New topics in familial prion diseases

Piero Parchi, Robert B. Petersen, Pierluigi Gambetti

Research output: Contribution to journalReview articlepeer-review

2 Scopus citations


Major advances have been made in the understanding of the molecular basis of phenotypic variability in human prion diseases over the last few years. Strong evidence indicates that a complex interaction between specific mutations and the polymorphic codon 129 of the prion protein gene (PRNP) underlies the genetic control of phenotypic expression in familial human prion diseases. Fatal familial insomnia (FFI) and a subtype of familial CJD (CJD178), two prion diseases with different clinico-pathological features, the same mutation at codon 178 of PRNP but a different amino acid at codon 129 of the mutant PRNP allele, represent the best characterized example of this complex interplay between the PRNP genotype and phenotypic variability. Protein studies have subsequently shown that the different genotype of the mutant allele in FFI and CJD178 results in the formation of two different protease-resistant prion proteins (PrP(r)es) which differ in size and glycosylation. These biochemical characteristics of PrP(r)es as well as differences among distinct brain regions in the timing and rate of PrP(r)es deposition and in the vulnerability to PrP(r)es also appear to be major determinants of phenotypic expression in human prion diseases.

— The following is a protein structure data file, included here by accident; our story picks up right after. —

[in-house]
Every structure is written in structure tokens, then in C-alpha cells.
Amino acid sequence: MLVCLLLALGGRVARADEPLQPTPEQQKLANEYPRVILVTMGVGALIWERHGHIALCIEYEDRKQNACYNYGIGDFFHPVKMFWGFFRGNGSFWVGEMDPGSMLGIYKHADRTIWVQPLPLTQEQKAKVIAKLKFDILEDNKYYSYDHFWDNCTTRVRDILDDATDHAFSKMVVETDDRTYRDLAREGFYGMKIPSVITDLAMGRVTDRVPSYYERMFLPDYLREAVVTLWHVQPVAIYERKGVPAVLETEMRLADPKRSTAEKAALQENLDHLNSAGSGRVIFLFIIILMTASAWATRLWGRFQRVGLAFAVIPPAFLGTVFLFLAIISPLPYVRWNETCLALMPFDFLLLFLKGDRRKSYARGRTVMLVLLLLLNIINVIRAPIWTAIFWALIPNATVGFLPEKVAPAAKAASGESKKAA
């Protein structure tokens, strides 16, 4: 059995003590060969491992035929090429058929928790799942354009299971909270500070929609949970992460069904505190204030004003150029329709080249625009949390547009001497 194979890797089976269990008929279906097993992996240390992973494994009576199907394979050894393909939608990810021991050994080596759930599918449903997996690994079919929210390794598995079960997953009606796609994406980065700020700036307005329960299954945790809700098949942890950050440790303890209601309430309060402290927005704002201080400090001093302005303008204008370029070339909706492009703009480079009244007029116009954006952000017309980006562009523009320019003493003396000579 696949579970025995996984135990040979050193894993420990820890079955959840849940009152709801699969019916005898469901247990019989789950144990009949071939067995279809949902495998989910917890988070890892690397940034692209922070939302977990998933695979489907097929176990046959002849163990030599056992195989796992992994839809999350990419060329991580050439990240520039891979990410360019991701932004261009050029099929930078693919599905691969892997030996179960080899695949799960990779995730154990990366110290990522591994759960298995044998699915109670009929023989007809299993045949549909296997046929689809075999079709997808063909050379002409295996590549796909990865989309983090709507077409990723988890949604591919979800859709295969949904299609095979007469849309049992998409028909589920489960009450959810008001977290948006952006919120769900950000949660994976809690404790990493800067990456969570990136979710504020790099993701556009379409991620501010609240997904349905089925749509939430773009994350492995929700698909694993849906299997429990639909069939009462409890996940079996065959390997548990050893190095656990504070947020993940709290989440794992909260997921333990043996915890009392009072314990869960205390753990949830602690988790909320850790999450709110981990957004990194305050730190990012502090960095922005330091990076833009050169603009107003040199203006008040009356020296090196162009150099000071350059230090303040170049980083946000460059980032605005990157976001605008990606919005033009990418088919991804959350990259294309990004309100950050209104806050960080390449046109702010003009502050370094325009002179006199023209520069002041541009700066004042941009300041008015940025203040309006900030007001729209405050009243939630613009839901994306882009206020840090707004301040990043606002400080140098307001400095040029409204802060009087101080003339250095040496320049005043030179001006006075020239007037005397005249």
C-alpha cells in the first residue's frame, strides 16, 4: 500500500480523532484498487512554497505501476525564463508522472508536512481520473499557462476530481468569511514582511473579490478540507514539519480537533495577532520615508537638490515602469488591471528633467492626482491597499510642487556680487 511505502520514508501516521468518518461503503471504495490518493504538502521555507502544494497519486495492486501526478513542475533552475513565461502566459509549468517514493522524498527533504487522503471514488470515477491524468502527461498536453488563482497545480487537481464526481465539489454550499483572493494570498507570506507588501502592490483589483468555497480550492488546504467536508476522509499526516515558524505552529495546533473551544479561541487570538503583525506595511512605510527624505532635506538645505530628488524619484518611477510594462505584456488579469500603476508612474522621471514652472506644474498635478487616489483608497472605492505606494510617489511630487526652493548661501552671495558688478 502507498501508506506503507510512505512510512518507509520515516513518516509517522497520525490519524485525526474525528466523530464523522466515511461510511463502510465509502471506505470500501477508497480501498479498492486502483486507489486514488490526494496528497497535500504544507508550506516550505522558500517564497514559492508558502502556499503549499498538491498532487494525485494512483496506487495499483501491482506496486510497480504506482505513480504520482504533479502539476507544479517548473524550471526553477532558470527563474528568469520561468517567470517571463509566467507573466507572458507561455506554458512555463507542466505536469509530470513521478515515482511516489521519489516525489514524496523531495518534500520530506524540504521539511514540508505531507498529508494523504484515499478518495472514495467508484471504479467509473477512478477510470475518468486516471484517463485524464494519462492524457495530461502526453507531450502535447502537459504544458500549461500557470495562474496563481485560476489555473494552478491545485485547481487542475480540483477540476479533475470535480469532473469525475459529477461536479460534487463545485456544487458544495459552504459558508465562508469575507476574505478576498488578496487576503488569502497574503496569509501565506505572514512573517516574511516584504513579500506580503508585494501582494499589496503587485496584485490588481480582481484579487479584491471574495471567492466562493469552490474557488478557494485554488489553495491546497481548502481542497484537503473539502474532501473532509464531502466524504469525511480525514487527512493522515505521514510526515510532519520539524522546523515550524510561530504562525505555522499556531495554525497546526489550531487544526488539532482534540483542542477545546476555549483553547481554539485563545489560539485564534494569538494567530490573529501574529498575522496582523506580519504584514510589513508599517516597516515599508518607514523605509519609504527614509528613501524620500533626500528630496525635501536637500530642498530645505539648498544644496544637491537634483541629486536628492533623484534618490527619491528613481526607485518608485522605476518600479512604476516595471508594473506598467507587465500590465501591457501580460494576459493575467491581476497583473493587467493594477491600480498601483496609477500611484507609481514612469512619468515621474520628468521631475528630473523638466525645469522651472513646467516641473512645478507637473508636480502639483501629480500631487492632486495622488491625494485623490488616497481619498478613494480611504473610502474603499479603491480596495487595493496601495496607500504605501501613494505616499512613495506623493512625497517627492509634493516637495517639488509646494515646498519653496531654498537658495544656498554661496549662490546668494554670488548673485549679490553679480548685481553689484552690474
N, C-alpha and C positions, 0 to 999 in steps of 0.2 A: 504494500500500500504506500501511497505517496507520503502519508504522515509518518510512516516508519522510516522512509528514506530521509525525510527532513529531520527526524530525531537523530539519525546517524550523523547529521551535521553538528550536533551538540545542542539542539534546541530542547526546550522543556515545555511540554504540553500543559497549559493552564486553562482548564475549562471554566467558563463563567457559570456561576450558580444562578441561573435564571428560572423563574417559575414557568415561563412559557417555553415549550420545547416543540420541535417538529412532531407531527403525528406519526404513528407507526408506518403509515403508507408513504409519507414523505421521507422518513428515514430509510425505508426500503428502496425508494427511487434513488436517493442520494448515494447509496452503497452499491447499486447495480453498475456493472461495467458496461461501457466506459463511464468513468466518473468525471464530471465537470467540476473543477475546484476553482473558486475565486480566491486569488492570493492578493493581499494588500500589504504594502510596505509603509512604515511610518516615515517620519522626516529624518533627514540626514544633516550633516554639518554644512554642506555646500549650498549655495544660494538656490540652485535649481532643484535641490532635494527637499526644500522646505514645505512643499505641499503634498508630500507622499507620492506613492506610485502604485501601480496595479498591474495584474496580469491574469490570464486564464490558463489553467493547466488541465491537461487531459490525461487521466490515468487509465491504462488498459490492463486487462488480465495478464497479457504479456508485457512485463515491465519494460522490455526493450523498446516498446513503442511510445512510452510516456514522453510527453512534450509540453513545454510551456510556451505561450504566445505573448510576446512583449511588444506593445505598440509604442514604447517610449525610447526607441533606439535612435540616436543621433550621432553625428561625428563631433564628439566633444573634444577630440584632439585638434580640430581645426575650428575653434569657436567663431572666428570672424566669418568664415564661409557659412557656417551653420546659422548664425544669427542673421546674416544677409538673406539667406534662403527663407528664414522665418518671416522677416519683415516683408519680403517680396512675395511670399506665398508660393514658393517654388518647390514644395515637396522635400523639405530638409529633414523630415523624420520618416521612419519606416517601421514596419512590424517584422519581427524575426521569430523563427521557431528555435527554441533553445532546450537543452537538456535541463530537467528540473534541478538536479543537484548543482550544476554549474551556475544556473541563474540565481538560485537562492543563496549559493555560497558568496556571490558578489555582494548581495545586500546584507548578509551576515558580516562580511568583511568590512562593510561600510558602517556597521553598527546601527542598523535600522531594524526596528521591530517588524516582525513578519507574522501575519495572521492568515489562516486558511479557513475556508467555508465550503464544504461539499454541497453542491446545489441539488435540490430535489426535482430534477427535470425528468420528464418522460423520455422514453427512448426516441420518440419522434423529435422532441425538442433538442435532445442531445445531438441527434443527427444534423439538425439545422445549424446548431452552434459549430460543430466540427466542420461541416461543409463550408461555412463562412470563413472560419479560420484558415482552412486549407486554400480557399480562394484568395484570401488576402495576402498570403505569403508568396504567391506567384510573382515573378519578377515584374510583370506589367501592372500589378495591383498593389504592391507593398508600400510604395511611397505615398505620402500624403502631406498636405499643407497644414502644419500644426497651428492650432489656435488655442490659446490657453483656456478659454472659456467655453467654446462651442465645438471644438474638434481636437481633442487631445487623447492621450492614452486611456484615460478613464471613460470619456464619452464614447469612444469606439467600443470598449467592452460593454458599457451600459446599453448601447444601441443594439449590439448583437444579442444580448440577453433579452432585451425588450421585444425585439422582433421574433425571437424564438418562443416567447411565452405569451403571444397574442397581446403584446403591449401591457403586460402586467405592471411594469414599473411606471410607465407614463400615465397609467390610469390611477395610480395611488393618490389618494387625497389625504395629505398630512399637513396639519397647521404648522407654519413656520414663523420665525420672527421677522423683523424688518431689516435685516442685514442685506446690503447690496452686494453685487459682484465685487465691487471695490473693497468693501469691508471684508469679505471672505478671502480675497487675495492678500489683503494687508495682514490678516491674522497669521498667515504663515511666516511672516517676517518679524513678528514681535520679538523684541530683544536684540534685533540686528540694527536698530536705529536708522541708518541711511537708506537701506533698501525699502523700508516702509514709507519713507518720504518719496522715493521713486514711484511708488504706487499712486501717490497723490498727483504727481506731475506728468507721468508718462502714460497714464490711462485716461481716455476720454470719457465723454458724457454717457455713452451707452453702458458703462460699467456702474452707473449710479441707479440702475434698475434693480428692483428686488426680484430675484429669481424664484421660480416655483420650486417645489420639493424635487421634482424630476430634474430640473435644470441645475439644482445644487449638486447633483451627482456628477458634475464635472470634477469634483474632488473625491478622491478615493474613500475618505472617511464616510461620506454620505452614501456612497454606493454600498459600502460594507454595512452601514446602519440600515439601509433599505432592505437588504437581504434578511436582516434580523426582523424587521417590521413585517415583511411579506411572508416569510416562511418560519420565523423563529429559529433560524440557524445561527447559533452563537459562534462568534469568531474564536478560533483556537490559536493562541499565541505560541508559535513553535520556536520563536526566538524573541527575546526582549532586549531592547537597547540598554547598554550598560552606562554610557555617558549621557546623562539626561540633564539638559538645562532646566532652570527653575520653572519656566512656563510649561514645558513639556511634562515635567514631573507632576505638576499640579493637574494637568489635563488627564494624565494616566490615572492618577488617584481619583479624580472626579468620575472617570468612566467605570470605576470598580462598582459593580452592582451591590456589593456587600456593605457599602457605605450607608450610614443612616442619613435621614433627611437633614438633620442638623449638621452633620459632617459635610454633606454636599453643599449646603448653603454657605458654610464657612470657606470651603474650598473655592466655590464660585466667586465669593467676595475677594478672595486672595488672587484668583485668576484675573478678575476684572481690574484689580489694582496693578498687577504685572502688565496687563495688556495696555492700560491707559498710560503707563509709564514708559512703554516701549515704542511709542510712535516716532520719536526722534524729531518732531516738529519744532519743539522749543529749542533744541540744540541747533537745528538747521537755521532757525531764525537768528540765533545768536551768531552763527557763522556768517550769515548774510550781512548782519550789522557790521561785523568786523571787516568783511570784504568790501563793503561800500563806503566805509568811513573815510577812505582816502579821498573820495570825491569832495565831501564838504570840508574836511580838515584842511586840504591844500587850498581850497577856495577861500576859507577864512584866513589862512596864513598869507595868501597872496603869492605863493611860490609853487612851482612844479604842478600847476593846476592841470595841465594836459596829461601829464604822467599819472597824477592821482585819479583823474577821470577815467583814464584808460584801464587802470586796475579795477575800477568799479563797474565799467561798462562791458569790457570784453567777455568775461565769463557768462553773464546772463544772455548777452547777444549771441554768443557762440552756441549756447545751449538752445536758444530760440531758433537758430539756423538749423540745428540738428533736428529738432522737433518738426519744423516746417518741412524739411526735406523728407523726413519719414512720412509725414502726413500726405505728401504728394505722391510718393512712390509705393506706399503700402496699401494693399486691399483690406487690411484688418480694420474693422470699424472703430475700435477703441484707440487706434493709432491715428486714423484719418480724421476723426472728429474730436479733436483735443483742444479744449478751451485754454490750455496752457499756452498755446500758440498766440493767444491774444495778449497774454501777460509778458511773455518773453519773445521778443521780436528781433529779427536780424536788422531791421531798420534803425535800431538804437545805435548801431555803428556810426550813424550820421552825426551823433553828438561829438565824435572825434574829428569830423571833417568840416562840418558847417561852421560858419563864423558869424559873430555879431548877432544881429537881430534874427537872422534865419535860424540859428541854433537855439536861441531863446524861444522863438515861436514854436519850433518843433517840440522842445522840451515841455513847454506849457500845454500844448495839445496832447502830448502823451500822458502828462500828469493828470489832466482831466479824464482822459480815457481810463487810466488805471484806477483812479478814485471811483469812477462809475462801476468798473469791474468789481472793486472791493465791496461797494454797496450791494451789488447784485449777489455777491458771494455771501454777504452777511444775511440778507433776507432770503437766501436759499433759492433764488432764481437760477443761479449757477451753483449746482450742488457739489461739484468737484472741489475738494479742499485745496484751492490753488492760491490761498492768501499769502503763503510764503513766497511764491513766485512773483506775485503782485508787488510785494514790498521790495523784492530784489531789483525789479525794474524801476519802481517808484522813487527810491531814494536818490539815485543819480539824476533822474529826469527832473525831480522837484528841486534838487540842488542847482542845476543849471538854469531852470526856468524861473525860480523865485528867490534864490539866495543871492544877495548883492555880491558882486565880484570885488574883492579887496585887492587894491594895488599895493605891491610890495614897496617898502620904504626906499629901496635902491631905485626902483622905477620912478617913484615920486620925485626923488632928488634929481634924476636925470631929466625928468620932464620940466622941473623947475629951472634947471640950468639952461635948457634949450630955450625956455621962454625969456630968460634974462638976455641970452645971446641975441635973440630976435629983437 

Original languageEnglish
Pages (from-to)181-187
Number of pages7
JournalSeminars in Virology
Issue number3
StatePublished - Jun 1996


  • Brain mapping
  • Creutzfeldt-Jakob disease
  • DNA polymorphism
  • Fatal familial insomnia
  • Prion protein


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